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Economics/Incomes / cost of living


QUESTION: Michael Taillard,

I please ask you to picture a high cost of living city (maybe a capital city) versus a lower cost of living city. Generally incomes are higher in higher cost of living cities. People often earn more money.

Question: For two twin workers, with the exact same qualifications and skills, One works in a big city and the other one in a medium size city with a lower cost of living.They have the same job. Should the  one who lives in the big city make more money than the other one to compensate for the higher cost of living? Or, on the other hand, since they have the same skills, both should earn the same?

This is a topic I canīt seem to find an answer for. This is just an example to illustrate 2 possible scenarios.
Thank you

ANSWER: Whether this should be true or not is irrelevant, because what you describe is an inescapable reality.  It's all the result of geographic differentials in inflationary pressures.  As cities grow large, wages, prices, and costs all increase through a combination of cost-push inflation (rising costs associated with production) and demand-pull inflation (Aggregate Demand>Aggregate Supply).  The further from this localized area you go, the less influence that pocket of inflationary pressure will have on prices and wages.  As a rough calculation, the influence that one economic body places on another can be estimated using the equation X = G[(M1*M2)/D12]
Where, M1 is the economic mass of city 1, M2 is the economic mass of city 2, D12 is the distance between the two cities, and G is the same gravitational constant utilized in astrophysics.  This is the equation for trade gravity, estimating the amount of trade between two economic entities, but that extends also to inflationary pressures as increased trade results in other forms of economic counter-influence through the movement of capital, people, and factor price equalization between them.
This difference in inflation drives long-term trade cycles.  Whereas China's trade dominance for the last several decades has been driven by low wage costs, they're increased prices and costs (and, as a result, wages) are changing that as their average prices are increasing to equal the average prices in many other nations.  During the early 20th century, many Western nations fought in a currency war, wherein many nations were trying to strategically devalue their currencies to make their own exports more competitive (lower purchasing power in one currency makes that nations exports cheaper in terms of other currencies).  When people worry about jobs being shipped overseas, they only see it that way because all the jobs that are being sent away are those in major industrial regions where the majority of people live, so people don't see the jobs being shipped back to their own nation in rural, low-cost areas that people will only notice as the region develops into a new manufacturing base.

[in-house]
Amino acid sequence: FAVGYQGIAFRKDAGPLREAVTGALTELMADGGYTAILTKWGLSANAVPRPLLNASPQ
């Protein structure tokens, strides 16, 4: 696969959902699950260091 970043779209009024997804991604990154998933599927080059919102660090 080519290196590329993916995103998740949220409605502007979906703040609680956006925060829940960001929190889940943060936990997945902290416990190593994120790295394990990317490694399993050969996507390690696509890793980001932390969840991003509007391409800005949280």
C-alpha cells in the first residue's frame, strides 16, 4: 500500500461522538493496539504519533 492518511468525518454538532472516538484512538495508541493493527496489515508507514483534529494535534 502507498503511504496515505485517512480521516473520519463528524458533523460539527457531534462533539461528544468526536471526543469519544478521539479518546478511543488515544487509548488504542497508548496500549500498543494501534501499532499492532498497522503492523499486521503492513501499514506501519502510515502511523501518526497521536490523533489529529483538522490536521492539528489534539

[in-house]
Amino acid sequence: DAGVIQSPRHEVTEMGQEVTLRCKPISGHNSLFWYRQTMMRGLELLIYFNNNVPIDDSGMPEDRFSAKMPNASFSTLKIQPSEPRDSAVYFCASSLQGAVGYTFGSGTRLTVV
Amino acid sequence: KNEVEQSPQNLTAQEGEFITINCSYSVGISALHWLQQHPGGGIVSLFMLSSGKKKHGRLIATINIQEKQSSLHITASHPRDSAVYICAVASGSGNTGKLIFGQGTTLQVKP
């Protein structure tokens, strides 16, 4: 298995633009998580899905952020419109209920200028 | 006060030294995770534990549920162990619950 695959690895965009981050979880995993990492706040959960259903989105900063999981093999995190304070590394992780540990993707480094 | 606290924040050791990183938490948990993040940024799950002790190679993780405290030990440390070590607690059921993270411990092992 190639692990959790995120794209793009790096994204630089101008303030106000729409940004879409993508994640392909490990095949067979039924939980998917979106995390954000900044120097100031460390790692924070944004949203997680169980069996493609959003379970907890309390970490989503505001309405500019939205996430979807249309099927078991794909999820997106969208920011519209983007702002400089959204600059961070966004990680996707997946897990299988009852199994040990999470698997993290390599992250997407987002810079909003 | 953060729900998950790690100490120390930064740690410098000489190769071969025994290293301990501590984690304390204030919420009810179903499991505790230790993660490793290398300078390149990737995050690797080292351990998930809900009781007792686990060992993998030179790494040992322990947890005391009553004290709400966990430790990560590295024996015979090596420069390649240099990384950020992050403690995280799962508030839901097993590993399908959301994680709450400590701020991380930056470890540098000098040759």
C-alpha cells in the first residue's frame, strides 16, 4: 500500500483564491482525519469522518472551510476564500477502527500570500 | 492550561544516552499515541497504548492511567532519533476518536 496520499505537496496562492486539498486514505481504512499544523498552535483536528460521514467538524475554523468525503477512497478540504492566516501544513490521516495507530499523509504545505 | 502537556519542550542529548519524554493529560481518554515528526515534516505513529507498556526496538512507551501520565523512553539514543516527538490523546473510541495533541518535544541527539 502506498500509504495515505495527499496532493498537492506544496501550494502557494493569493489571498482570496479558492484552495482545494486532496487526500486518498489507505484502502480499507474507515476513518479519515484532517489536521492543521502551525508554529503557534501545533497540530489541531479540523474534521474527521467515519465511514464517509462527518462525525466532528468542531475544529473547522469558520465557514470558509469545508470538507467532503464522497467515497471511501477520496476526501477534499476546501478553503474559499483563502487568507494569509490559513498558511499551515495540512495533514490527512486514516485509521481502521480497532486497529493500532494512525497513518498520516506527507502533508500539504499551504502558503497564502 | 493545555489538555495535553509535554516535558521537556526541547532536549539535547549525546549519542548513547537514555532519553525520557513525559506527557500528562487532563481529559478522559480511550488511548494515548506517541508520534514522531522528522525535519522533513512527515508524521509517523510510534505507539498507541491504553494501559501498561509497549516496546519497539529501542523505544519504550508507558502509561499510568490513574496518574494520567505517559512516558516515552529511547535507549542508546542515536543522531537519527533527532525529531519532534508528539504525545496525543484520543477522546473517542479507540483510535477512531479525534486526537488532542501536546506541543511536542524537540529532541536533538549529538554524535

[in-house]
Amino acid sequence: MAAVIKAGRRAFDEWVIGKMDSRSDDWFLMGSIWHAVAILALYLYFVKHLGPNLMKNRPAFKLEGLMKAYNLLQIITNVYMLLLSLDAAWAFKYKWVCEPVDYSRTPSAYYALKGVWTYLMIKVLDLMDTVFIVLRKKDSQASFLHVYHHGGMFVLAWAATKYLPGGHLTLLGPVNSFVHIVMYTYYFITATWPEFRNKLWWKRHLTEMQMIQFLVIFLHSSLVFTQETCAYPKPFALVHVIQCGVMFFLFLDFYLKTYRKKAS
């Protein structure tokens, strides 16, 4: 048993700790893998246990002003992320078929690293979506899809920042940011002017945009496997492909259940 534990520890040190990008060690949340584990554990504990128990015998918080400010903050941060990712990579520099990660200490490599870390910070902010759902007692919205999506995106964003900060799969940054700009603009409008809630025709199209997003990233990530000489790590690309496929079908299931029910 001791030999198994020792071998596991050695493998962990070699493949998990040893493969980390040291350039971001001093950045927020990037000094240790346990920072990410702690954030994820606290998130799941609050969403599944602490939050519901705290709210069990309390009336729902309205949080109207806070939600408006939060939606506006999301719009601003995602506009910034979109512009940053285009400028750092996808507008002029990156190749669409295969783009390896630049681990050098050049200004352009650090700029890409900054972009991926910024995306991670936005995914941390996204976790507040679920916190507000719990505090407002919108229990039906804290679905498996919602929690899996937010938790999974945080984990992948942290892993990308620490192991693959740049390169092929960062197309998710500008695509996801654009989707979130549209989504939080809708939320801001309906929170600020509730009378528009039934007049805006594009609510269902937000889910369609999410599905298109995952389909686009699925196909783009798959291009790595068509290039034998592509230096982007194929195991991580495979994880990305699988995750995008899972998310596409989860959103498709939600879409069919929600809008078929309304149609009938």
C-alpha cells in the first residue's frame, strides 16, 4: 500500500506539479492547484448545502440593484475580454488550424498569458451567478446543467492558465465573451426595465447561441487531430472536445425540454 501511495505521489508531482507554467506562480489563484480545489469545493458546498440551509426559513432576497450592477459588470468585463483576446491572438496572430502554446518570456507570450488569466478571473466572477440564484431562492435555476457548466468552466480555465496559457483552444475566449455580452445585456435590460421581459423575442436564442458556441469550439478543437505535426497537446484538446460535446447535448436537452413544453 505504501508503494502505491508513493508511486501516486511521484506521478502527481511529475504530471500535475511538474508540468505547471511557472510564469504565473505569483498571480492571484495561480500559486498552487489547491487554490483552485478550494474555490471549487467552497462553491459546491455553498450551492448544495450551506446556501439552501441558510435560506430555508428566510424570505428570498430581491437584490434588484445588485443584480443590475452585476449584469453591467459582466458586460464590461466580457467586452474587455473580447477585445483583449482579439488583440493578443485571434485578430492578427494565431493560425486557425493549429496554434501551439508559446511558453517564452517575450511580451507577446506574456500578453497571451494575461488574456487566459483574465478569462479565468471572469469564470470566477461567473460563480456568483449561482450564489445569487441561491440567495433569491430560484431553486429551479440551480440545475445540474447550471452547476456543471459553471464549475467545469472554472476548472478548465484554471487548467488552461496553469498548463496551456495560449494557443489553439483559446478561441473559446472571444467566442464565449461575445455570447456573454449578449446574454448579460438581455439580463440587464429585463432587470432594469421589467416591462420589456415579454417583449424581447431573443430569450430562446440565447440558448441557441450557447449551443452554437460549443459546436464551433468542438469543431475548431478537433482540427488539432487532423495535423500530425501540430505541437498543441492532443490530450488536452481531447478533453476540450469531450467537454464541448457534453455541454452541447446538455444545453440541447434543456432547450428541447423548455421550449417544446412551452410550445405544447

All this occurs naturally as a result of people and businesses attempting to maximize their efficiency through decreased costs and increased income.  That drives a nation to utilize its resources as efficiently as possible, generating the greatest amount of value utilizing a minimum of that nation's factors of production.  It's a good thing.

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QUESTION: Thanks for your fast answer.

I understand that some Jobs can benefit from a high income environment. I can imagine hairdressers, waiters, housekeepers and maybe other jobs with low skill requirements receiving more money in high income environments. These services are still needed whether you live in a high income city or not.

However, itīs hard for me to imagine a factory worker, a lawyer, a teacher, a banker, an engineer to get better paid, unless they can be more productive in a major city. That way, they would get more money because they add more value to society. High income cities must, therefore, benefit of some sort of synergies which can be maximized by these professionals. So, living in one of these cities wouldnīt be easy for everyone, just for some.